Slovenia had a very active year, both on the domestic and international stage, once again quietly showing all observers just how far it has come since independence from Yugoslavia nine years ago. Its former comrades Croatia, Bosnia, Macedonia and the Federal Republic of Yugoslavia were fixtures in the international media throughout the year because of one crisis or another, but Slovenia was hardly ever mentioned in the international press.
The country benefits from a high level of development and a stable, peaceful society, but an international headline or two would have been most welcome to highlight the country's success.
The year 2000 was one of anniversaries. On 8 April, the country celebrated the tenth anniversary of its first democratic elections, which were the start of the process of Slovene independence.
This was also the 450th anniversary of the printing of the first two books in the Slovene language: Primož Trubar's Katekizm (Catechism) and Abecednik (Primer). The sole original copy of each book is held in Vienna at the National Library of Austria, which loaned the books to the National Library of Slovenia for the occasion—the first time they had been in Slovenia since their printing.
This year was a special year for Slovene culture for another reason as well: it was the 200th anniversary of the birth of Slovenia's preeminent Romantic poet, France Prešeren. The occasion was celebrated by events throughout the year, culminating on his birthday, 3 December. Slovene communities abroad also participated in the celebration, including the Slovene minorities in Austria and Italy, as well as the ethnic Slovene community in Canada. A major conference and exhibition was also held in Moscow, where the 200th anniversary of the preeminent Russian Romantic poet, Aleksander Pushkin, was being celebrated.
Fiascoes and fallout
Things did not necessarily go as well as hoped this year on the political front. Until this year, the government had enjoyed one of the highest levels of stability in the regions. However, with the collapse of the governing coalition in April, things began to take a turn for the worse.
When the coalition collapsed, a group of rightist parties all but hijacked the government for the sake of being the incumbents going into the fall elections. The crisis was not settled until June, when a governing coalition was formed by the SLS+SKD Slovene People's Party and the Social Democrats (SDS). The post of Prime Minister was given to an Argentine citizen of Slovene parents, Andrej Bajuk (SLS+SKD).
Shortly after the coalition took power, it collapsed over a disagreement about a new electoral law. The law was supported by the SLS+SKD, but the SDS had fought the proposed law for several years. Prime Minister Bajuk also supported the law, but instead of defecting to the SDS, he broke from the SLS+SKD and founded his own party, New Slovenia (NSi), in August.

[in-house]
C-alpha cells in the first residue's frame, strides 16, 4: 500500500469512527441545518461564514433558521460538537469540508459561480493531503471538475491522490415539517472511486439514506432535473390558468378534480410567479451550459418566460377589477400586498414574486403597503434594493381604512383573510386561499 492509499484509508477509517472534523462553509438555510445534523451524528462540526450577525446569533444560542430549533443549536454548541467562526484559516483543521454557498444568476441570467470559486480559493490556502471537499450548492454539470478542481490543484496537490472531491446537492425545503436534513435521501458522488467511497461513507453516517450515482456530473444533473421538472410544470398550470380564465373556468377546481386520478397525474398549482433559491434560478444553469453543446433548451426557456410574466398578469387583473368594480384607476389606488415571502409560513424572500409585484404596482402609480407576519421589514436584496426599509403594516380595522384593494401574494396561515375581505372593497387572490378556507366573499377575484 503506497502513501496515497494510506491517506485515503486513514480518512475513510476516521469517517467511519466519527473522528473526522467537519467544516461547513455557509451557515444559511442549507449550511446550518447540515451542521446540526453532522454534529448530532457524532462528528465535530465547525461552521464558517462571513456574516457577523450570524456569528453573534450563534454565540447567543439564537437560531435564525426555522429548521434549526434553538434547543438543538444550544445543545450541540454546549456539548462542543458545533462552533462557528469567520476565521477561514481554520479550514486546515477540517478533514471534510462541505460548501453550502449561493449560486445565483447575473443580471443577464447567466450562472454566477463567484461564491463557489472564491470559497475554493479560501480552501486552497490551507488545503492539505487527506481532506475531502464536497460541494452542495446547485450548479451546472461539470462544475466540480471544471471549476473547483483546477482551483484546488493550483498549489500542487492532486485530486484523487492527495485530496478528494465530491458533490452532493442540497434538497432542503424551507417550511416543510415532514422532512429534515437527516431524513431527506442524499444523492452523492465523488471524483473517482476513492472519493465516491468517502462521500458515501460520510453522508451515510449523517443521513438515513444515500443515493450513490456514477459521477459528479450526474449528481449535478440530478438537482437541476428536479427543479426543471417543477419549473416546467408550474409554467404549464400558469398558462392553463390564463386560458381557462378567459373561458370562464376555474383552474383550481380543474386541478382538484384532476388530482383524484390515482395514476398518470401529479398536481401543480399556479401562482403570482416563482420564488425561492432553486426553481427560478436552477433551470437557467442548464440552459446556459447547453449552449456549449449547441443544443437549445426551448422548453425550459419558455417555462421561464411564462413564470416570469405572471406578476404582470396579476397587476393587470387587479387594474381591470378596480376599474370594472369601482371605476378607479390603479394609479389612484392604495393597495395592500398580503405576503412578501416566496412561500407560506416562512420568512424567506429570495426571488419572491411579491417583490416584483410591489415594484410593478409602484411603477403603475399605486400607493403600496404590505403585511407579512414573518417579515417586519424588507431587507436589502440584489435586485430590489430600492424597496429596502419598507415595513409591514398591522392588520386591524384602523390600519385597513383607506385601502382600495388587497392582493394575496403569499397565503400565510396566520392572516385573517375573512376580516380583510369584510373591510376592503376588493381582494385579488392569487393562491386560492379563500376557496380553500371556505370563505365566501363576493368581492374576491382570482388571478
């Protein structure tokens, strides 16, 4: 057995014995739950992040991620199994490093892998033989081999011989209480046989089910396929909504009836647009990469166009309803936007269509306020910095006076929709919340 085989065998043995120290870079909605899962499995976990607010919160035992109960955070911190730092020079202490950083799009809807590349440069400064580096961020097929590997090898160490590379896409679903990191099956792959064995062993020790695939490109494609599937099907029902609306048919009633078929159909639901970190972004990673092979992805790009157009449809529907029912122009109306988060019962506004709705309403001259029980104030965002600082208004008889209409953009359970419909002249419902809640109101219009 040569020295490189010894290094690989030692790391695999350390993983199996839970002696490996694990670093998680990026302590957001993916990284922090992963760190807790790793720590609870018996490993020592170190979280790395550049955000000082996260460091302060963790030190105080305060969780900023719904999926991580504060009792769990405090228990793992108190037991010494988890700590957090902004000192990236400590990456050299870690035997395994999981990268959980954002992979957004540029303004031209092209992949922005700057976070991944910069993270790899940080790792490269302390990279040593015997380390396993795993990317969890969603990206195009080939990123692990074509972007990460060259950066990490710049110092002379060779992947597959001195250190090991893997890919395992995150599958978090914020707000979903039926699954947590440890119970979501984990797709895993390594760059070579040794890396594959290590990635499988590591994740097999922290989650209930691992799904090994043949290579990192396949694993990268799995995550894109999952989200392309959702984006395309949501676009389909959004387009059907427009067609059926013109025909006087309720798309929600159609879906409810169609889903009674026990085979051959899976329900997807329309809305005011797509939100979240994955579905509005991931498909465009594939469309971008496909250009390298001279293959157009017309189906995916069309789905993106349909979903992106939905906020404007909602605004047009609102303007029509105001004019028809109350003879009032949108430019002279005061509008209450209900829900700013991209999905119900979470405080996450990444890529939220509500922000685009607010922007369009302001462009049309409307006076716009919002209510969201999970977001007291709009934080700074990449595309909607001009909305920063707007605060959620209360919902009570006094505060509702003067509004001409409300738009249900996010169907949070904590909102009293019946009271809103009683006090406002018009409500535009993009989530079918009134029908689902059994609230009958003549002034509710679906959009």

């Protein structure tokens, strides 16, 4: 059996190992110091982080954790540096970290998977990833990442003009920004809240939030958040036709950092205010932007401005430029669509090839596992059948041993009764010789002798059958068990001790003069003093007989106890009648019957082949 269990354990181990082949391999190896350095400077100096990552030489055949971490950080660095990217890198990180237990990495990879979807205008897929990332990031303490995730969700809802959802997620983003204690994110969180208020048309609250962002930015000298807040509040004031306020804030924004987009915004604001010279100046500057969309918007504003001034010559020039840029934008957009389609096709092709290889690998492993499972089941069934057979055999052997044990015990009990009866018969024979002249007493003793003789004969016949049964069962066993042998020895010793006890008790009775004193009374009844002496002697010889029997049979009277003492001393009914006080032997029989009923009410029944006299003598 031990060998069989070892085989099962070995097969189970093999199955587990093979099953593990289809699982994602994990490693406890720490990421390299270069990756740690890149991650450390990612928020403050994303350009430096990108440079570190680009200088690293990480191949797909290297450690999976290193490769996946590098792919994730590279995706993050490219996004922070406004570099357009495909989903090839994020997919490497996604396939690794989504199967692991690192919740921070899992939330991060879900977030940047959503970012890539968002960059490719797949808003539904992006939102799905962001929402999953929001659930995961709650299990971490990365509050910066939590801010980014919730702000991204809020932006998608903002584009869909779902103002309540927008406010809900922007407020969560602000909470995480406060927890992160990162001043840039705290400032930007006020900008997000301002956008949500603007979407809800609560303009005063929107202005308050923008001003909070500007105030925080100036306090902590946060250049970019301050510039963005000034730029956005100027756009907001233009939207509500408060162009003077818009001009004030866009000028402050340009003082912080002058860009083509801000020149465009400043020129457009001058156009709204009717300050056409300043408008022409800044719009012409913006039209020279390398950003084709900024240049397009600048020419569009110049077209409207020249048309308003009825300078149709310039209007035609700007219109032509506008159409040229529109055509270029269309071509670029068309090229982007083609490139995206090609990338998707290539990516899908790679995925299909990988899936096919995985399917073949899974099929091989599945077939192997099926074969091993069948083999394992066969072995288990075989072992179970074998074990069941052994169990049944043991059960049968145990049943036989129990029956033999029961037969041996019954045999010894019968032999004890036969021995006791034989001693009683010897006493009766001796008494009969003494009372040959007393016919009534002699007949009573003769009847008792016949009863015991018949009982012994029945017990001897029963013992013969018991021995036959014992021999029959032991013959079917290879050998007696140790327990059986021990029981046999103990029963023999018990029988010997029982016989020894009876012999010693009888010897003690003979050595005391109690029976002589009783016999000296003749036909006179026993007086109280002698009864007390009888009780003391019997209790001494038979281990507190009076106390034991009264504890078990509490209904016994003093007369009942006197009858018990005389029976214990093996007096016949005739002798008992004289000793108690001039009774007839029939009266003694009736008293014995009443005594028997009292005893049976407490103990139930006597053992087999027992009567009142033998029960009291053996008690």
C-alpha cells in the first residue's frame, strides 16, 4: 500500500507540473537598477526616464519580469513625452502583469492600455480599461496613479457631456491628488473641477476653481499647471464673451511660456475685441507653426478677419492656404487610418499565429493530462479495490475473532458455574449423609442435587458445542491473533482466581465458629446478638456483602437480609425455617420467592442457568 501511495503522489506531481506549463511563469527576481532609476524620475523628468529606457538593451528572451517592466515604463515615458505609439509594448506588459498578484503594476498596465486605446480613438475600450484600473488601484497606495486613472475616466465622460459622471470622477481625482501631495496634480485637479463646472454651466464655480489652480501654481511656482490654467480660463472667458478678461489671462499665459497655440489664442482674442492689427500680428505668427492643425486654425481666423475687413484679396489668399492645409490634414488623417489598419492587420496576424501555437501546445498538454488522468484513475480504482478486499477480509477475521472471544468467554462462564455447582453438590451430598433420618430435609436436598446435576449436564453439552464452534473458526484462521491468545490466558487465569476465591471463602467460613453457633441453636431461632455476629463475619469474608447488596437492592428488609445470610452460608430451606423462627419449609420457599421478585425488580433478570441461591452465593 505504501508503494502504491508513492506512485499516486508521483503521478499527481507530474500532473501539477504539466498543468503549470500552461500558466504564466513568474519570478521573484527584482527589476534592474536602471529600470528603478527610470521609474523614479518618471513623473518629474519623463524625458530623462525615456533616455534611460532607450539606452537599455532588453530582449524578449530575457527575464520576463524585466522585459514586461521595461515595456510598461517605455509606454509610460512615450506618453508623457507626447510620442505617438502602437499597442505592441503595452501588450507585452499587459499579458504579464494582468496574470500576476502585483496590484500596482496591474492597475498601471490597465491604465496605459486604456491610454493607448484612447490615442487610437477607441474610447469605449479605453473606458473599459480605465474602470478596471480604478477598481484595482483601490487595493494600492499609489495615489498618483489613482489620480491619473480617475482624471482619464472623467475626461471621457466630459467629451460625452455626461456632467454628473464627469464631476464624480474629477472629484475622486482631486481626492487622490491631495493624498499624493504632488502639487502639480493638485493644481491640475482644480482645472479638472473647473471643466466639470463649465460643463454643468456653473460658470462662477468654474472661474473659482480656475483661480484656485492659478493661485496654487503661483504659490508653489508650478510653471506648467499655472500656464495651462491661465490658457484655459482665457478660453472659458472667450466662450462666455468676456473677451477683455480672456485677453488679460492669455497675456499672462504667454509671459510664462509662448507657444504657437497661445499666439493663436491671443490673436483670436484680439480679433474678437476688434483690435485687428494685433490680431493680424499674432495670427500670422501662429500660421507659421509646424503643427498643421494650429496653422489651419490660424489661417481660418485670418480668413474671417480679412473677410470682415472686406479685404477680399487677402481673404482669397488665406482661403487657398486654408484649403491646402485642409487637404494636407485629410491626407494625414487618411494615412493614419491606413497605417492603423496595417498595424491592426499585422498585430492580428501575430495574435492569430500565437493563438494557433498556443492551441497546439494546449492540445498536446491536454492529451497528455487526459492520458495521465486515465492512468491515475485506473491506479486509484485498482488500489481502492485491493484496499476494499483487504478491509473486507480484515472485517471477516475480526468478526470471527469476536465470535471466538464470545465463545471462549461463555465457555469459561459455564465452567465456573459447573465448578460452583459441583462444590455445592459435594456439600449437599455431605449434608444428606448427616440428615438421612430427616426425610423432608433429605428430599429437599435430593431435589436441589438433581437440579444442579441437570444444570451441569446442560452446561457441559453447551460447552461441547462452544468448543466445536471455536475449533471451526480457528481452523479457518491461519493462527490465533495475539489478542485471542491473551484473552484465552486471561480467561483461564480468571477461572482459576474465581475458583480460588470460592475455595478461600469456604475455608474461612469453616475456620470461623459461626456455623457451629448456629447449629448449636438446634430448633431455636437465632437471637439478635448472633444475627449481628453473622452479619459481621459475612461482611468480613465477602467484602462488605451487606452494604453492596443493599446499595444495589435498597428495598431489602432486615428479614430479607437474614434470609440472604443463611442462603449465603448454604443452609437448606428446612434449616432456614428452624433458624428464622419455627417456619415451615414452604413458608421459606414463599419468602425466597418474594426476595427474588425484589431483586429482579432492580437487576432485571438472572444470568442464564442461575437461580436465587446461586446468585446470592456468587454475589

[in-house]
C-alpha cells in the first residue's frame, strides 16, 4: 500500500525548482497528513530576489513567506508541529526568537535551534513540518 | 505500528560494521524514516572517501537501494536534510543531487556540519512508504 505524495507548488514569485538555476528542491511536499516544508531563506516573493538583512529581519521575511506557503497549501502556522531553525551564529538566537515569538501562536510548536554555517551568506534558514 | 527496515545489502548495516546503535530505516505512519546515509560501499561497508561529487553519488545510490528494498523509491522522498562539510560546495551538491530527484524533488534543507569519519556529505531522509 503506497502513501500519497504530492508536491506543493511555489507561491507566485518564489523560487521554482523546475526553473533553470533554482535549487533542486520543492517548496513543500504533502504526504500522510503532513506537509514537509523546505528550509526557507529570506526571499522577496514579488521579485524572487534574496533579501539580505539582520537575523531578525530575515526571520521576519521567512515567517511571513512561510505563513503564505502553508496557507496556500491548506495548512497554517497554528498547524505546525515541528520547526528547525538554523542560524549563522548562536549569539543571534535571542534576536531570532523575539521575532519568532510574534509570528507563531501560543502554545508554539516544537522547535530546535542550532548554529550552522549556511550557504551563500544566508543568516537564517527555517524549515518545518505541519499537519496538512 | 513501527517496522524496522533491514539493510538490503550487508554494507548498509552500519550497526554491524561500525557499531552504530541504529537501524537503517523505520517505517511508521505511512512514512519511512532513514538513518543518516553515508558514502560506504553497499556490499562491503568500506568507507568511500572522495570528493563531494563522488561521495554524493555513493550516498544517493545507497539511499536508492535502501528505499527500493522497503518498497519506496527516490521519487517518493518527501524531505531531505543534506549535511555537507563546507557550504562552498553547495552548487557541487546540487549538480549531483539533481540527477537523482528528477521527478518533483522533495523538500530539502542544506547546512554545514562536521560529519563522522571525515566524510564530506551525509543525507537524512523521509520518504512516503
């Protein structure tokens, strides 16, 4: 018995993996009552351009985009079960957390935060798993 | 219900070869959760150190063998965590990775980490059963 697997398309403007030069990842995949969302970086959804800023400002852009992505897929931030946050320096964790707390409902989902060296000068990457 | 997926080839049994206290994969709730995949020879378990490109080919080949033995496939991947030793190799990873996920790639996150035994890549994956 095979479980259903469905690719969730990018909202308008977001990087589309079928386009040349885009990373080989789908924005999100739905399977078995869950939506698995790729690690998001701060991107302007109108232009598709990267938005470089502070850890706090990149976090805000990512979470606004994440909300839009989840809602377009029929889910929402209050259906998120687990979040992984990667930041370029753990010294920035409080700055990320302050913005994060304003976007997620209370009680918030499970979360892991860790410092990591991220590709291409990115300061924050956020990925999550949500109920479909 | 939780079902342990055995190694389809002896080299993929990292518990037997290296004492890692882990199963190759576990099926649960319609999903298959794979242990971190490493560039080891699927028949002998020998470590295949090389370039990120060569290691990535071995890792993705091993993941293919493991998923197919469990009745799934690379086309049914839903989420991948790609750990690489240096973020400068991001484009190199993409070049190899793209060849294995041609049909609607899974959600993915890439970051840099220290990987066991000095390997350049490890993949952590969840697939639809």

In October, the weekly newsmagazine Mladina reviewed the first 100 days of the Bajuk government, and had little good to say. The magazine found that Bajuk had failed to keep many key promises he made during his confirmation hearings in parliament, including a promise to make only small staffing changes.
In practice, the Bajuk regime conducted an intensive campaign of purging the government administration of civil servants put in place by the previous, Liberal, government, in an attempt to expose corruption by the Liberals, but little came to light. Ultimately, the program proved a great waste what little time the Bajuk government had in its mandate.
Bajuk had also promised he would assume responsibility for the EU membership bid himself, and so he did not appoint the standard Minister without Portfolio. Unfortunately, Bajuk proved to have little time for the membership bid, and little was done.
The government crisis, which basically lasted from April to August, has created a backlog of laws parliament must pass in order to harmonized Slovene legislation with that of the EU, and thereby keep the country on track for membership by 2003, according to the government's plan. (For more information on the government of Prime Minister Andrej Bajuk, see Brian J Požun's article in CER Hot as Hell.)
On 15 October, the country staged its fourth multiparty general election, its third since independence. As expected, the electorate rejected the rightist SLS+SKD and SDS wholesale. The left-center Liberal Democrats (LDS), who led the government virtually uninterruptedly since independence, were swept back into power with their largest win yet. (See Slovenia's Return to the Left.)
Slovenia's youth find their voice
The other big story of the election was the success of the Slovene Youth Party. The party was only formed in July, and competed in the elections on a shoe-string budget. When the election results were released, the SMS found that it had won four seats in parliament.